Anti-Taliban militia and statue.  Mullah Omar's compound near Kandahar,
Anti-Taliban militia and statue. Mullah Omar complex near Kandahar, December 1, 2002. Photograph: Peter Beaumont / The Guardian

The first iteration of the Taliban drew support by promising to end the violence of internal warlords that characterized the Soviet withdrawal.

In the mid-1990s, as now, the Taliban expanded their control of the country, using Kandahar as their first stronghold and benefiting from divisions among the warlords who opposed them.

If some things have changed in the past 20 years, including the Taliban’s new engagement with the world and the desire for international legitimacy, others have remained constant.

As Gilles Dorronsoro noted in a prescient article for the Carnegie Endowment for Peace in 2009, the Taliban’s winning strategy in Afghanistan remains “a revolutionary movement, deeply opposed to the Afghan tribal system and focused on rebuilding the Islamic Emirate.”

In some respects, the Taliban never left Kandahar. In the long interregnum, Kandahar remained connected with the exiled leadership of the Quetta shura across the border in Pakistan.

Even at the height of the US-led presence, when the sprawling air base on the outskirts of Kandahar, with its cinemas, gyms, and pizzerias, cast its shadow over the neighboring city, those of us who visited the city independently were informed. of the districts where the Taliban families of the fighters stayed while the men fought.

Beyond the city, in the mulberry groves along the Arghandab River, as an Afghan colleague once pointed out to the river told me, is where the Taliban started.

A man with his wife and a gas mask and stereo in Kandahar, four days after the Taliban fled the city, on December 1, 2002.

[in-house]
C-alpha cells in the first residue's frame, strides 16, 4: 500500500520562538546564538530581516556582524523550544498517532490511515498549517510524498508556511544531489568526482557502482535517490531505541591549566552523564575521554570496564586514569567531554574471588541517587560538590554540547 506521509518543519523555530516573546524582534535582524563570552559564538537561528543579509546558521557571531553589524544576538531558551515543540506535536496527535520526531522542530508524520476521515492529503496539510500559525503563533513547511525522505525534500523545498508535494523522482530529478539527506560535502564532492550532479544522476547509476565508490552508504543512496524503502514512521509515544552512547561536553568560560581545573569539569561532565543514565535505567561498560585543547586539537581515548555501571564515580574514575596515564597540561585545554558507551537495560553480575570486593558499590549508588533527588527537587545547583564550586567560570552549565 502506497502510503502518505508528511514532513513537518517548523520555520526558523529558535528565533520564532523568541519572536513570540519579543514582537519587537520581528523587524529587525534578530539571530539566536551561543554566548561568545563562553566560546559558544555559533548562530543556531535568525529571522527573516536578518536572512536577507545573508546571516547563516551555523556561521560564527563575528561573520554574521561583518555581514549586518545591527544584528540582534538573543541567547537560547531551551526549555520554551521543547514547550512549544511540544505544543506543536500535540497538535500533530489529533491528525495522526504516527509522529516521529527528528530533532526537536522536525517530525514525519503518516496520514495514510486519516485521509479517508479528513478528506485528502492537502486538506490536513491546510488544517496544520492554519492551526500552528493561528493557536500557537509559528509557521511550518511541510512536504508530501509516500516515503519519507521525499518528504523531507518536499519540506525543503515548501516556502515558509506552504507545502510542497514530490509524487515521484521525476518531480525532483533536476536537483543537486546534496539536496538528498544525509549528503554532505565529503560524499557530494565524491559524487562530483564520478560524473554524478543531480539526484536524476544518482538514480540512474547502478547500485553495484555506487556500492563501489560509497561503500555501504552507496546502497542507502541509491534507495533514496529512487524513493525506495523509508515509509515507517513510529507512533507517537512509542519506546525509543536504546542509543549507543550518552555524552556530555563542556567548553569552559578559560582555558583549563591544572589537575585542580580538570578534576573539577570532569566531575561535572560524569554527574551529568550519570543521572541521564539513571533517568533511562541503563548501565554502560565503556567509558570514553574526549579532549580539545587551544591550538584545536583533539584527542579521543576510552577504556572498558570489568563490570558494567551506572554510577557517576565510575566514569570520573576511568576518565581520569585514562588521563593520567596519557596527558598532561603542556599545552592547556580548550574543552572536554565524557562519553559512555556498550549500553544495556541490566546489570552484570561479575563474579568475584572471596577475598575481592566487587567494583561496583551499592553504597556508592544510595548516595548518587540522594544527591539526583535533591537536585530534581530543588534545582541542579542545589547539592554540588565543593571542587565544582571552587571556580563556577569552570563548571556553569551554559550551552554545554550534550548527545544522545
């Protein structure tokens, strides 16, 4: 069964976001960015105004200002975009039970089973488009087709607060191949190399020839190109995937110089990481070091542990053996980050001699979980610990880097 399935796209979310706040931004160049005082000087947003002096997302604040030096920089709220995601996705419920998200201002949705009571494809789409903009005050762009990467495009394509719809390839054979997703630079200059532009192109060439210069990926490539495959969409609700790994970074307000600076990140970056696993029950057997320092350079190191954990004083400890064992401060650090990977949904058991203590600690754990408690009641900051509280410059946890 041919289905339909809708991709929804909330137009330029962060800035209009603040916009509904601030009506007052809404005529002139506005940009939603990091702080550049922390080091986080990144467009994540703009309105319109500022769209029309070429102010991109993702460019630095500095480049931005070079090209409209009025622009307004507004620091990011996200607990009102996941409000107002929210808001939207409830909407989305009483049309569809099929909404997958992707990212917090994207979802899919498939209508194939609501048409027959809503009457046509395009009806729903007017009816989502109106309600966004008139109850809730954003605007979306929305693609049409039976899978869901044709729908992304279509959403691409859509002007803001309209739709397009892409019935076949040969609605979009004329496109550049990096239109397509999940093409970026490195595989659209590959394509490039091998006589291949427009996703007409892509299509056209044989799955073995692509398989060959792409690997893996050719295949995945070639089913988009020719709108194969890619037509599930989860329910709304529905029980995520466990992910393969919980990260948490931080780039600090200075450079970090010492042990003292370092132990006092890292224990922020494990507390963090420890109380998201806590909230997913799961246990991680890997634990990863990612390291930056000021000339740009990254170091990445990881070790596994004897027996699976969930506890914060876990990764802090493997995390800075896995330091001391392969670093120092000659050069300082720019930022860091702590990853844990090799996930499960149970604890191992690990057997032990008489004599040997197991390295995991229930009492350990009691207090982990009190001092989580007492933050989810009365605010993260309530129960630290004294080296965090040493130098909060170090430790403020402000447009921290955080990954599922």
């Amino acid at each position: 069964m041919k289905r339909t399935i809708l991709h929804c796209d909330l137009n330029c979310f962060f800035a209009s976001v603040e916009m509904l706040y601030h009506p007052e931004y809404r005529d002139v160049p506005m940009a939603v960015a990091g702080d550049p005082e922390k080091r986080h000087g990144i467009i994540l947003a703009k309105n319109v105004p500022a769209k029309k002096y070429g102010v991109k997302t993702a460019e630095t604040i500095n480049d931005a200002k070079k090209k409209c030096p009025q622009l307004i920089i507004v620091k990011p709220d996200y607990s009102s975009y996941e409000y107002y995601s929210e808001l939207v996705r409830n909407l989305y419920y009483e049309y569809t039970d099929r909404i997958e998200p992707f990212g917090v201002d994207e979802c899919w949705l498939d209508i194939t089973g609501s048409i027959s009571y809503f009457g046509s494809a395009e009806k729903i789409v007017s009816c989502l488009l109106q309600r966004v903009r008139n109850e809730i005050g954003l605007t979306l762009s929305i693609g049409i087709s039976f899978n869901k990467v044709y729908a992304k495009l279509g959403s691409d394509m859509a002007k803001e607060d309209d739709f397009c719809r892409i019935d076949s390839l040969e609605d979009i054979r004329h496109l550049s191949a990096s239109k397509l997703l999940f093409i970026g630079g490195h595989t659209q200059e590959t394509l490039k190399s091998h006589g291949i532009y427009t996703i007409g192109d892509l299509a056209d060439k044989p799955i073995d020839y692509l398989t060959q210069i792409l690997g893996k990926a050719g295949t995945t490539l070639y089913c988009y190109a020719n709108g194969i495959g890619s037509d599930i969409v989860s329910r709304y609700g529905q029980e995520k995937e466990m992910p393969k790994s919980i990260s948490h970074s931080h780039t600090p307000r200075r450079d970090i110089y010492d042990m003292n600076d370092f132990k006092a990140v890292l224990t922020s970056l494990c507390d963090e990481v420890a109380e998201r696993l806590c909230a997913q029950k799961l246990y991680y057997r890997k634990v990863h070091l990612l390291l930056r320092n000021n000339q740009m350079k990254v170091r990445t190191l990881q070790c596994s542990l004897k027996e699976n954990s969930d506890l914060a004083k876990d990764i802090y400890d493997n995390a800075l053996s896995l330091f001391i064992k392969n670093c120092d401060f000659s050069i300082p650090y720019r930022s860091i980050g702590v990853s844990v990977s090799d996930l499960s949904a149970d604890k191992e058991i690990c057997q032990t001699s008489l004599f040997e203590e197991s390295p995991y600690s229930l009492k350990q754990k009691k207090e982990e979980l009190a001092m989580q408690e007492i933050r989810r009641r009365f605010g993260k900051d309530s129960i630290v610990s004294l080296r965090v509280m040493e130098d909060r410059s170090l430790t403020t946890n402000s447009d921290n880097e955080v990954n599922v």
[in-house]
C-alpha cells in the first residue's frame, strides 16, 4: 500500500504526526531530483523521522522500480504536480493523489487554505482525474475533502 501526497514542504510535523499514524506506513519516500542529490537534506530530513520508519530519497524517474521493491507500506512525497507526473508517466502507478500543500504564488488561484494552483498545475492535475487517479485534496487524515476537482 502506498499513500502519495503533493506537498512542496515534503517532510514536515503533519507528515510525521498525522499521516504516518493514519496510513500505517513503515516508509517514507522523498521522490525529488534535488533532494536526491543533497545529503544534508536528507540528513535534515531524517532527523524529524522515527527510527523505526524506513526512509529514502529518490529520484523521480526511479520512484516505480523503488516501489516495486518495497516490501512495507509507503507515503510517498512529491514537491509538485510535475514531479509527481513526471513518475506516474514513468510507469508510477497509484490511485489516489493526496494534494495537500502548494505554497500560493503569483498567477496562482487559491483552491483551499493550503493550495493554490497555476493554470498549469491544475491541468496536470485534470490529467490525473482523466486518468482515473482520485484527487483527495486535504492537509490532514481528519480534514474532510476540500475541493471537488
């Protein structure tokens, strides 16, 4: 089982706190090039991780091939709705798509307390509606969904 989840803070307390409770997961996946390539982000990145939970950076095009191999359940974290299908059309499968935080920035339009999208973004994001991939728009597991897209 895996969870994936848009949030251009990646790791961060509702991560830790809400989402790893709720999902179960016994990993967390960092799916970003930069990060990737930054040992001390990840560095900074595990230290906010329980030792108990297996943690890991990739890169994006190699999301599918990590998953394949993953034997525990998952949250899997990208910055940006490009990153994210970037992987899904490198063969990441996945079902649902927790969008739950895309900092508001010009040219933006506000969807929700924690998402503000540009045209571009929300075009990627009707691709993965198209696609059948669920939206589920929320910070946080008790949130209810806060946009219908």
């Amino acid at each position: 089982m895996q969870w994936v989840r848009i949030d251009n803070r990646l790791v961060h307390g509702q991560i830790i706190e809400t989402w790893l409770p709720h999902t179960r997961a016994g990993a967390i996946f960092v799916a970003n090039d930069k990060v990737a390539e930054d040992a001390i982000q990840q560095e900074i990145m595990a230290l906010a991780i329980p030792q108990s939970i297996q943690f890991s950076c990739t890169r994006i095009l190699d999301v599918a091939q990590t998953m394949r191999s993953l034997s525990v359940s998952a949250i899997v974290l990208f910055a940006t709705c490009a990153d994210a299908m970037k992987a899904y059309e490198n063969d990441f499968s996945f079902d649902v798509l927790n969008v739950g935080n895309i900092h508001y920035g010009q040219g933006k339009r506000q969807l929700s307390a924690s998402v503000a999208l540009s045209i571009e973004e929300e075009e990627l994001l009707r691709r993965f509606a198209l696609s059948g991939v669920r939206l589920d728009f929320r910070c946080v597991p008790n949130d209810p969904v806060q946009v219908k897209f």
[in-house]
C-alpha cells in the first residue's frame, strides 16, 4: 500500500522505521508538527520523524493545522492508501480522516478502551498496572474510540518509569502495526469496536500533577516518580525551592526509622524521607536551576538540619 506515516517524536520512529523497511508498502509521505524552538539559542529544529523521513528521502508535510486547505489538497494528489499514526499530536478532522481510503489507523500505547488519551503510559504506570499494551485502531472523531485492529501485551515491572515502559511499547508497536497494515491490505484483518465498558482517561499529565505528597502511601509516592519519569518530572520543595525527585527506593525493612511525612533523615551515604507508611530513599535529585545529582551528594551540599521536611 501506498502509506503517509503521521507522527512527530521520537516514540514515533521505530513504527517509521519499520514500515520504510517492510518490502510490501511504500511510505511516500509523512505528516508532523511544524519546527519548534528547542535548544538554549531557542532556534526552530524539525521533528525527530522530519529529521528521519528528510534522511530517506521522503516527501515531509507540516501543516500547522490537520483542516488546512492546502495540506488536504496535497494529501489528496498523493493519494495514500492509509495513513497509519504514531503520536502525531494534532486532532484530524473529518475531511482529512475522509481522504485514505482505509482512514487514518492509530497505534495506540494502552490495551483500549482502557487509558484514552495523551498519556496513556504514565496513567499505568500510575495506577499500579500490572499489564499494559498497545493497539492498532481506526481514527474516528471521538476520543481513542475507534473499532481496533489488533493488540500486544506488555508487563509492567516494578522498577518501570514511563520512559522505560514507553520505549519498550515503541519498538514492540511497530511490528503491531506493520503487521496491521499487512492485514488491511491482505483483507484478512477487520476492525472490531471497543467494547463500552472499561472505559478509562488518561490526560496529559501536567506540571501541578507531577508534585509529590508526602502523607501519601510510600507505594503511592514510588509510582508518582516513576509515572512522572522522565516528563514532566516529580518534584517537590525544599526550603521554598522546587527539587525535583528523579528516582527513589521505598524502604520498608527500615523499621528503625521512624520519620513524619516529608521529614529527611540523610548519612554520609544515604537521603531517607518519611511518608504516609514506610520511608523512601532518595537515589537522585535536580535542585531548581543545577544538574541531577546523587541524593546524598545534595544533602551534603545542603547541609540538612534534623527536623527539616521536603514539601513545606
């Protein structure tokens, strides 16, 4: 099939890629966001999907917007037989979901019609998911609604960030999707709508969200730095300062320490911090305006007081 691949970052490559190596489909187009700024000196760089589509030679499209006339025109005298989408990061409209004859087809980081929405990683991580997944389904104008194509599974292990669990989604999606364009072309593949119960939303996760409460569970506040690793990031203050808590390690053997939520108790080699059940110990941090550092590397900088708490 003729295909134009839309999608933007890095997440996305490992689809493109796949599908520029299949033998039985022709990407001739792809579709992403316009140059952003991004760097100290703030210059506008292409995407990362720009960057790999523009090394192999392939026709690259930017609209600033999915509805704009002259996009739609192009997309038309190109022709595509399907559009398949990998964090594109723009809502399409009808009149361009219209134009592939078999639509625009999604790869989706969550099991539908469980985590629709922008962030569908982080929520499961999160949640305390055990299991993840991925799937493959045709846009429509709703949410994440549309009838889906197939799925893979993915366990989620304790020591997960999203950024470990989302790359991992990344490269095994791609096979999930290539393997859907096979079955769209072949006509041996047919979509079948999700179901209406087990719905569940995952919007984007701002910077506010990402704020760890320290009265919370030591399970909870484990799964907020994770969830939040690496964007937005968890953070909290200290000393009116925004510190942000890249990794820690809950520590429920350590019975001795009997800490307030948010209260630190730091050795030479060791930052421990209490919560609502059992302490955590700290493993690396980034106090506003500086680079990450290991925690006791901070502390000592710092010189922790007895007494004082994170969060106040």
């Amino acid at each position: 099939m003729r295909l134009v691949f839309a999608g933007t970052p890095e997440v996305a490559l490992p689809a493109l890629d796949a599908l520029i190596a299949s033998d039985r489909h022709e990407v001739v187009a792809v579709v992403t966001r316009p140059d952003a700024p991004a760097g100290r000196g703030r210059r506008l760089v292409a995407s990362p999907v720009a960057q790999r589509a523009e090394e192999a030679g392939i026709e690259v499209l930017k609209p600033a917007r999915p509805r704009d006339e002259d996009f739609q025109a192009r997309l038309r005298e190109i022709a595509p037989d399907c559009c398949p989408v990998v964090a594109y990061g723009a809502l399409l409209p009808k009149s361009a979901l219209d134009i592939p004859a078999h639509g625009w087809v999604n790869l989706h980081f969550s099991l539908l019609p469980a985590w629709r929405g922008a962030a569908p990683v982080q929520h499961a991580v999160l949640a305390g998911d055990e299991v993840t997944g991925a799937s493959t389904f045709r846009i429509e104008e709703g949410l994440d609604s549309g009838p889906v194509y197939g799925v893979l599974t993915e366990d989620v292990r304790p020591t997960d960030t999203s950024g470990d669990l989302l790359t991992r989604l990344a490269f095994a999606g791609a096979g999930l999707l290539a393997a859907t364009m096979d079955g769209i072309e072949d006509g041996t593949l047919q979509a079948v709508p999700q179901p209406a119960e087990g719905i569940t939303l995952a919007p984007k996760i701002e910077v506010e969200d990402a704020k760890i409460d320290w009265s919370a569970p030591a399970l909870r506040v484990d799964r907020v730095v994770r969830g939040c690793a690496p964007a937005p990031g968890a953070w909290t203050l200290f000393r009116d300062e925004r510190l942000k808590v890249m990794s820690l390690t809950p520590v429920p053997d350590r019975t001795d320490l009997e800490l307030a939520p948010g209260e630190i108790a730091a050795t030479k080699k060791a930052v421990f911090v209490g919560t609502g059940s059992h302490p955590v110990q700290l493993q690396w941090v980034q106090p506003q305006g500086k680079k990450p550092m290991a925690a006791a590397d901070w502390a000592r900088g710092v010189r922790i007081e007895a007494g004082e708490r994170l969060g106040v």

A man with his wife and a gas mask and stereo in Kandahar, four days after the Taliban fled the city, on December 1, 2002. Photograph: Peter Beaumont / The Guardian

It was almost most visible in the province’s countryside around the city, especially during the anti-Taliban surge a decade ago, when some fighters fled and others simply returned to village life and waited.

For now, the question from Kandahar residents is whether the return of the Taliban to the city will also mark a return to the old ways of the Taliban after reports of the killing of opponents in the city in the past two weeks. Or if the new era, however long this time lasts, represents some kind of departure.

On Friday, a resident of Kandahar, Abdul Nafi, told AFP that the city was calm after government forces withdrew early on Friday.

“I had a harrowing night while there were fights, but in the morning I was calm,” he said. “I went out this morning, I saw white flags of the Taliban in most of the city squares. I thought it might be the first day of [the religious festival] Eid “.


www.theguardian.com